While the global financial crisis was in full swing in October 2008, Kostas Karamanlis, then Greece's prime minister and leader of the conservative New Democracy party, declared in a speech to his cadres that the Greek economy was largely “shielded” from the effects of the economic crisis thanks to the structural adjustments his government had initiated.
Not to be outdone in populist rhetoric, Karamanlis' main political opponent, Panhellenic Socialist Movement (Pasok) leader George Papandreou, reassured the Greek citizenry that, “There was plenty of money around.” Papandreou declared that, if elected as prime minister, his government would manifest “the political will” to find money for the common folk, just as it had been found to bail out the banks. Papandreou continued this tactic all the way up to his win in the national elections of October 2009.
With political leaders like these, no wonder Greece is at the edge of the abyss. For all practical intents and purposes, the country is essentially bankrupt, and it has become a litmus test for the eurozone. Greek citizens are, nowadays, making a national sport out of attacking ministers and members of the parliament and routinely staging massive demonstrations outside of the parliament, shouting, “Thieves!” and, “Traitors!” at the elected officials inside. They seem to have finally realized that the Greek political class has proven to be not only thoroughly corrupt and irredeemably irresponsible, but also infuriatingly inept, horribly ignorant and profoundly incompetent. One would be hard-pressed to identify a single Greek leader in recent years from any point on the political spectrum who possessed the ability, or the courage, to conceive and articulate a long-term vision for the future of the country's political life and pedagogically engage the public in the rebirth of a civic virtue. Similarly, the political elite as a whole – including intellectuals – has shown no interest at all in charting a national development strategy, or in tackling, in a concerted and systematic manner, the plethora of domestic and international challenges the nation faces. In consequence, whenever a full-fledged crisis – whether domestic, international, or environmental – has surfaced in the past few decades, the country has experienced significant trauma.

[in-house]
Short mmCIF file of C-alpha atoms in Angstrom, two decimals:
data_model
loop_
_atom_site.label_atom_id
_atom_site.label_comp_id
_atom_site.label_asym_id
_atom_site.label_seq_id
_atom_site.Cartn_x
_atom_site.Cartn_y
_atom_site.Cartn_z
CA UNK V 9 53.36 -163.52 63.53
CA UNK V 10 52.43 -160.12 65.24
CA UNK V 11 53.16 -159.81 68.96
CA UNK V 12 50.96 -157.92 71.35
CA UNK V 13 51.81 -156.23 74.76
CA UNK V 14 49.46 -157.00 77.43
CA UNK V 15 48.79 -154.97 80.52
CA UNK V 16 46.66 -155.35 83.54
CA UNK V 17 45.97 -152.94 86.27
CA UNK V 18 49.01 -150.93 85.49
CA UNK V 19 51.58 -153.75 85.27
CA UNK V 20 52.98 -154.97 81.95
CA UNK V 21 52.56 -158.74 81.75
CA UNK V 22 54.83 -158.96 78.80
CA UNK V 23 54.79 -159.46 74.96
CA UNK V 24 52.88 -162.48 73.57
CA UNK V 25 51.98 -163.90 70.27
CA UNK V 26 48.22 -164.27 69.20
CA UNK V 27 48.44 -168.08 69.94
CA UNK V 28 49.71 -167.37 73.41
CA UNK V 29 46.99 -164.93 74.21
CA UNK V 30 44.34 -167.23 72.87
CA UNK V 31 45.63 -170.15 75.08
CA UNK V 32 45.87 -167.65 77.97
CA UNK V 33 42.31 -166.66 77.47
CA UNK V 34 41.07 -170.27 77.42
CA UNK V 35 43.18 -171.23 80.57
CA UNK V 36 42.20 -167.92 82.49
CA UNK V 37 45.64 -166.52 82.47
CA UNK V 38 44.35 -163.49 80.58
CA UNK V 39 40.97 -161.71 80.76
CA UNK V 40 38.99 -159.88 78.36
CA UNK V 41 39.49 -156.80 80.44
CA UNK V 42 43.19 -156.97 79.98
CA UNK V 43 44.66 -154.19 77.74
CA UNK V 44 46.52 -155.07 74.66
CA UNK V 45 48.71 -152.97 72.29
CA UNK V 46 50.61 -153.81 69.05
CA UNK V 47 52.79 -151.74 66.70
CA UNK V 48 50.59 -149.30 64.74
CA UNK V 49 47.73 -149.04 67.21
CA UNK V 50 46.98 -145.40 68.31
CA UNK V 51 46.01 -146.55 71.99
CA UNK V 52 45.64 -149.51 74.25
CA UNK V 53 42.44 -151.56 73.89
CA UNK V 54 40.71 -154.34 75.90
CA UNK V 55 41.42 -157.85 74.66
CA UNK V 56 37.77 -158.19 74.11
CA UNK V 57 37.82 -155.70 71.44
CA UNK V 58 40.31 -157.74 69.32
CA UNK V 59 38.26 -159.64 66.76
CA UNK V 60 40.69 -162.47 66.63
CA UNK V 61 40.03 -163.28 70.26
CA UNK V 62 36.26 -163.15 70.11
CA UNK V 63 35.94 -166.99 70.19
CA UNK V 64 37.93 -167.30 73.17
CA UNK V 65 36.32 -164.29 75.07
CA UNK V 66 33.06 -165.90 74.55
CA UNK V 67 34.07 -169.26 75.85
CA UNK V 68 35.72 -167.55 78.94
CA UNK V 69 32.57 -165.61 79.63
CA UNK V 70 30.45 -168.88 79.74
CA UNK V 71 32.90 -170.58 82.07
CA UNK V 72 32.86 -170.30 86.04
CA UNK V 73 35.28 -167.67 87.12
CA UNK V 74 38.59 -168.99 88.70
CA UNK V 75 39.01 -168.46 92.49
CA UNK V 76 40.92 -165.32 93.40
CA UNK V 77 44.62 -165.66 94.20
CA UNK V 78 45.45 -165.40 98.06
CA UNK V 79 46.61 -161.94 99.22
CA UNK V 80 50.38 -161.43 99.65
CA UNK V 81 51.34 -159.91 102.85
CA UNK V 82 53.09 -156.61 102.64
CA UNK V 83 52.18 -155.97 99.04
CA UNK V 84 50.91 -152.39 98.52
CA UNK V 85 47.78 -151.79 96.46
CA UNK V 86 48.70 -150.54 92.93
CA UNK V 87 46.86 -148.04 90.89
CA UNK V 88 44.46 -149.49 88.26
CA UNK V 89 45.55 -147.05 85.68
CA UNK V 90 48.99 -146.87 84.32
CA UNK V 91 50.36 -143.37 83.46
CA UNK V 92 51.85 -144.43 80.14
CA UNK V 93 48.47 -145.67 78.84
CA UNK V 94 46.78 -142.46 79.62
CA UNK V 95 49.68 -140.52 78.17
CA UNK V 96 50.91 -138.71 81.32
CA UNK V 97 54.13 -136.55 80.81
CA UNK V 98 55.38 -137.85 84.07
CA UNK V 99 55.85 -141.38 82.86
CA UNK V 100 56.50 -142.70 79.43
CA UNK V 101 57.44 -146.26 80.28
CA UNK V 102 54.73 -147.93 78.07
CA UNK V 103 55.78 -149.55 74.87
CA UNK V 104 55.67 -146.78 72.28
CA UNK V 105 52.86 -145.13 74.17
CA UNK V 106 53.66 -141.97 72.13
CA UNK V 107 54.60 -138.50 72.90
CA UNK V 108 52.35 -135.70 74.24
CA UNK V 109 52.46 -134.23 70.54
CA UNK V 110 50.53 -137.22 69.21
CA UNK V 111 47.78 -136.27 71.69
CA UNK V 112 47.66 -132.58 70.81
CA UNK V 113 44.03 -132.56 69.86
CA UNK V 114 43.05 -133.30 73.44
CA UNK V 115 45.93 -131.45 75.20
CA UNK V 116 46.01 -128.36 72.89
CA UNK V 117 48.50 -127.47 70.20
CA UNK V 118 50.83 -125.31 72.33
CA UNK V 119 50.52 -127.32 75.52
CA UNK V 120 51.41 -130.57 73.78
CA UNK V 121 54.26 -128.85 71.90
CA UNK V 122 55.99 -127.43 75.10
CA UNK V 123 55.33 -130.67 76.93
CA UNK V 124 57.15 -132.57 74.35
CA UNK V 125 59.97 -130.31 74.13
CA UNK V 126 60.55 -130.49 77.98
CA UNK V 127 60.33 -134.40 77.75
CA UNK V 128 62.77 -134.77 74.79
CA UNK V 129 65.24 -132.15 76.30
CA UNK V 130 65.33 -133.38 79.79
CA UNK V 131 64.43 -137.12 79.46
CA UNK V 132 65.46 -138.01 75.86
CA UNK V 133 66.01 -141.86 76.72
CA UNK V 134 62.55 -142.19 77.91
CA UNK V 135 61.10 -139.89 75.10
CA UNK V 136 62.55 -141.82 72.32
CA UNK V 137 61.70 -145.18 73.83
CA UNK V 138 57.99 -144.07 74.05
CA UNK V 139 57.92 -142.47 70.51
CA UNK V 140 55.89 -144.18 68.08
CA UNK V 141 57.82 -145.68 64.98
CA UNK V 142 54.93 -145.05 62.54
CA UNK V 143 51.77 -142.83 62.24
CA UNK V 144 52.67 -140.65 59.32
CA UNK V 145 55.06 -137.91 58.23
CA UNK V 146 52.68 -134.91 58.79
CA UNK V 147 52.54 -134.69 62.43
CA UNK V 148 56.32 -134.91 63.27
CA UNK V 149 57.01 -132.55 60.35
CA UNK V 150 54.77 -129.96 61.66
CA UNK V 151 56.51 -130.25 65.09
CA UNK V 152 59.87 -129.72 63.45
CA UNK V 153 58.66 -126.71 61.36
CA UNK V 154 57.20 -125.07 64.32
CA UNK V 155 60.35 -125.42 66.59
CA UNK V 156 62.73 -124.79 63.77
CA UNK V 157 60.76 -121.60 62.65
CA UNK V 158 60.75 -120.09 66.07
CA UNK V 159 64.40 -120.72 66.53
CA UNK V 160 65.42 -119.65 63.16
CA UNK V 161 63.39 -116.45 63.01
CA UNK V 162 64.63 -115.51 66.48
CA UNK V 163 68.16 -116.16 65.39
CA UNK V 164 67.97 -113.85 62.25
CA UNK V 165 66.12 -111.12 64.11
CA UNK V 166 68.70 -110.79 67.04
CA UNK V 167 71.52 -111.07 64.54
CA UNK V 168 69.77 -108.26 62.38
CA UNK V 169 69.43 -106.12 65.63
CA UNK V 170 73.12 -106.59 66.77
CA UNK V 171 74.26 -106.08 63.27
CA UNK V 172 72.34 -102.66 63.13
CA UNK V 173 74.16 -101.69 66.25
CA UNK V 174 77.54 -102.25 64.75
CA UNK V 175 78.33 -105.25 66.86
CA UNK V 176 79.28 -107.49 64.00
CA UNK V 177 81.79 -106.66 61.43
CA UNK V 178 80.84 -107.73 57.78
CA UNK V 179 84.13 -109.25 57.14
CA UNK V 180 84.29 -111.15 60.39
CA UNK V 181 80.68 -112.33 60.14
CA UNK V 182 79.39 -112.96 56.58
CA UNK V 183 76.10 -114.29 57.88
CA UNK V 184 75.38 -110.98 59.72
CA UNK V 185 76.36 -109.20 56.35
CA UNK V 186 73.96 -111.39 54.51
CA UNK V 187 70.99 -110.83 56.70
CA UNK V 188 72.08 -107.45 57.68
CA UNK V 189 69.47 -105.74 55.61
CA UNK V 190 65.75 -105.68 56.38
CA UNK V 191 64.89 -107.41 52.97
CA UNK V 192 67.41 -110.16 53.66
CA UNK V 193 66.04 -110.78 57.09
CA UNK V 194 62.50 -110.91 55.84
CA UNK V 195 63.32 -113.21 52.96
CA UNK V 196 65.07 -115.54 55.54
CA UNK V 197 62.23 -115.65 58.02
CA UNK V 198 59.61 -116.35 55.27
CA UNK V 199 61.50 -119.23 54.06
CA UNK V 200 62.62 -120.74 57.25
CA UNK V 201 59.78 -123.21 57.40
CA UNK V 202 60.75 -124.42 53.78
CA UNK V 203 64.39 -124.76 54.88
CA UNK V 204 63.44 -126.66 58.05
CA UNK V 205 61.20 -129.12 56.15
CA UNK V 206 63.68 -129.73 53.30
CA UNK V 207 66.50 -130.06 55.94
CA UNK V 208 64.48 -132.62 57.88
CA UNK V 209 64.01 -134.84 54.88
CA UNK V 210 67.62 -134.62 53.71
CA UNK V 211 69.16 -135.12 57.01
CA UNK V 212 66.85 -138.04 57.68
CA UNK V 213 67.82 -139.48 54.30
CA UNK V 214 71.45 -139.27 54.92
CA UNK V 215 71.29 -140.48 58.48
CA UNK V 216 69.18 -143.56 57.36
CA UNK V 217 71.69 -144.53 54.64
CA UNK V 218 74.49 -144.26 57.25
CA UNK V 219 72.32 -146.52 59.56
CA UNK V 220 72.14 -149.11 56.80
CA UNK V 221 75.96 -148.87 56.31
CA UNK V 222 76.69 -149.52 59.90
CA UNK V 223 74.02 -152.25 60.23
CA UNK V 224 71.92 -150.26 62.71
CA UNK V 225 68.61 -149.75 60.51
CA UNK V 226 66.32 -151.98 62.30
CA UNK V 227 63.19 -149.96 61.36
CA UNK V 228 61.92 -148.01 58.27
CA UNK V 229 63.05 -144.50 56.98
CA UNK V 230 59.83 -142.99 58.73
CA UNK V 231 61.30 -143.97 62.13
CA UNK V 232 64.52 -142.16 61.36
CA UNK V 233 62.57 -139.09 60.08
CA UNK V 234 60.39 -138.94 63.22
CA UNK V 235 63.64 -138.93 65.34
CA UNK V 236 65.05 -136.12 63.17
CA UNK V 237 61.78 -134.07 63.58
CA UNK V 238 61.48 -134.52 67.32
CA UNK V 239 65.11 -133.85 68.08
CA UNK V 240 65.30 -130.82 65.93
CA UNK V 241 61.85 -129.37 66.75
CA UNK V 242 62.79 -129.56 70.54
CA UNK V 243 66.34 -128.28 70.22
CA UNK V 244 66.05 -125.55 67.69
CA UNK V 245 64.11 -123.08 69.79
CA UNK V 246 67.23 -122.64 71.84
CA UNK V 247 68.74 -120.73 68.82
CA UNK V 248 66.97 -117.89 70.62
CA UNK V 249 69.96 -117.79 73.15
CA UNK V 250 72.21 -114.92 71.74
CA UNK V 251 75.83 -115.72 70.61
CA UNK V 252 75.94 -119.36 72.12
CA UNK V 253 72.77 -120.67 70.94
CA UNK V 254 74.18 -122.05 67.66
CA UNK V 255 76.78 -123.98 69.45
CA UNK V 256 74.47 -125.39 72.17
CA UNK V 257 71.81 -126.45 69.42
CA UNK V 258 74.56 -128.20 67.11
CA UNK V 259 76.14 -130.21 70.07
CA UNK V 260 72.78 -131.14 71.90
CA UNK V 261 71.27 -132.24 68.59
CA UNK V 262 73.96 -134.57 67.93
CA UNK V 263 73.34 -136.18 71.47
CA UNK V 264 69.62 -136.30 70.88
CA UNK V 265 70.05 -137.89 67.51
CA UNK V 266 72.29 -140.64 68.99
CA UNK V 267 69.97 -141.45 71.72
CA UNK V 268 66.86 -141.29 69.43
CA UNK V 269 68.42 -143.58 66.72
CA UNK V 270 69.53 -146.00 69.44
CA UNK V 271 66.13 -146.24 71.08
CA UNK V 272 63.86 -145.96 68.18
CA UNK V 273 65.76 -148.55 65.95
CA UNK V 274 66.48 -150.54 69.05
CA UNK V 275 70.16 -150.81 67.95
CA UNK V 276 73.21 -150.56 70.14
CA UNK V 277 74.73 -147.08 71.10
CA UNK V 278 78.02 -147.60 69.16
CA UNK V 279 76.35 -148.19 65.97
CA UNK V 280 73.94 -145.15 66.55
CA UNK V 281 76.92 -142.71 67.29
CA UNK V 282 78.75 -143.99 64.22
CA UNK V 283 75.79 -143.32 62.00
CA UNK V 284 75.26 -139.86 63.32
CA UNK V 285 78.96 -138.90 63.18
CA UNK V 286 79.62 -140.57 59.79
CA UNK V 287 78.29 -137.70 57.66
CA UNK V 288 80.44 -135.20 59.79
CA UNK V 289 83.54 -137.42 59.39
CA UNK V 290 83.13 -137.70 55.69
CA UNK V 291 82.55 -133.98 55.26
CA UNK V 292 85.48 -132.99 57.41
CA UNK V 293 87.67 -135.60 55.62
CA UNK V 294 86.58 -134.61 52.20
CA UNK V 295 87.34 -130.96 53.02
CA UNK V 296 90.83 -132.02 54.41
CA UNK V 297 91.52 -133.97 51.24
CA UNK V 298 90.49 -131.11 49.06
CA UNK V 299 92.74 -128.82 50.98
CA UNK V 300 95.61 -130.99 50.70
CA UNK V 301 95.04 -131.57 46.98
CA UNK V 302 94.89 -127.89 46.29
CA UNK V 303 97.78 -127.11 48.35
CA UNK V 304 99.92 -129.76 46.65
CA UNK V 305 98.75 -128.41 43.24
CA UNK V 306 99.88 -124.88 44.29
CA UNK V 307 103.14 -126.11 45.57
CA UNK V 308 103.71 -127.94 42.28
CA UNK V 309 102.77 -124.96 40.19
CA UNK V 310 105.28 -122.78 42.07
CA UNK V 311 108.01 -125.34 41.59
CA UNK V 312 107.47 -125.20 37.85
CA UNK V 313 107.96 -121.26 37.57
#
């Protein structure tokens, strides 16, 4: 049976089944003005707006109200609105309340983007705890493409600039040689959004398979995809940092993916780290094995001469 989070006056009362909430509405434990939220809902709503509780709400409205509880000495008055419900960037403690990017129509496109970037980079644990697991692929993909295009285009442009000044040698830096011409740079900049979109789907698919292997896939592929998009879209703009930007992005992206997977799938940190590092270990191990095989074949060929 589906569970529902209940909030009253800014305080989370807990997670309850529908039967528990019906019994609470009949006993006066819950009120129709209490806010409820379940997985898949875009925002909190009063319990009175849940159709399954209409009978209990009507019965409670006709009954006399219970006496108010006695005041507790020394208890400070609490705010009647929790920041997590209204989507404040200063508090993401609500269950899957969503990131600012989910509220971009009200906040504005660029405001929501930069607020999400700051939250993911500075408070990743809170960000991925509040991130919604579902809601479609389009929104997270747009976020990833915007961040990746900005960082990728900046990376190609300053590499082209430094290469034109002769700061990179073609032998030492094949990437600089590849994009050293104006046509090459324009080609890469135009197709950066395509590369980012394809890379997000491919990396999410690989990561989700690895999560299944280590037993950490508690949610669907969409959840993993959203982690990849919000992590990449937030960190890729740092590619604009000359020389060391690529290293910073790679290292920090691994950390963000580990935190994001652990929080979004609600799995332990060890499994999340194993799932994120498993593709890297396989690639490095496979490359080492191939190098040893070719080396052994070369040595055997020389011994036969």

The Greek political system has failed tragically because, since the re-establishment of parliamentary democracy in 1974 after seven brutal years of military rule, elected officials from the two main political parties have governed via clientelist practices and undemocratic principles. Political leaders took turns locking voters into a long-term relationship based not on the delivery of public goods and a just social order, but on promises of targeted resource redistribution to party faithful. Political leaders saw the state not as an instrument for carrying out just and effective social and economic policies, but, instead, as a tool for realizing party-based goals, clientelist relations, and purely personal interests.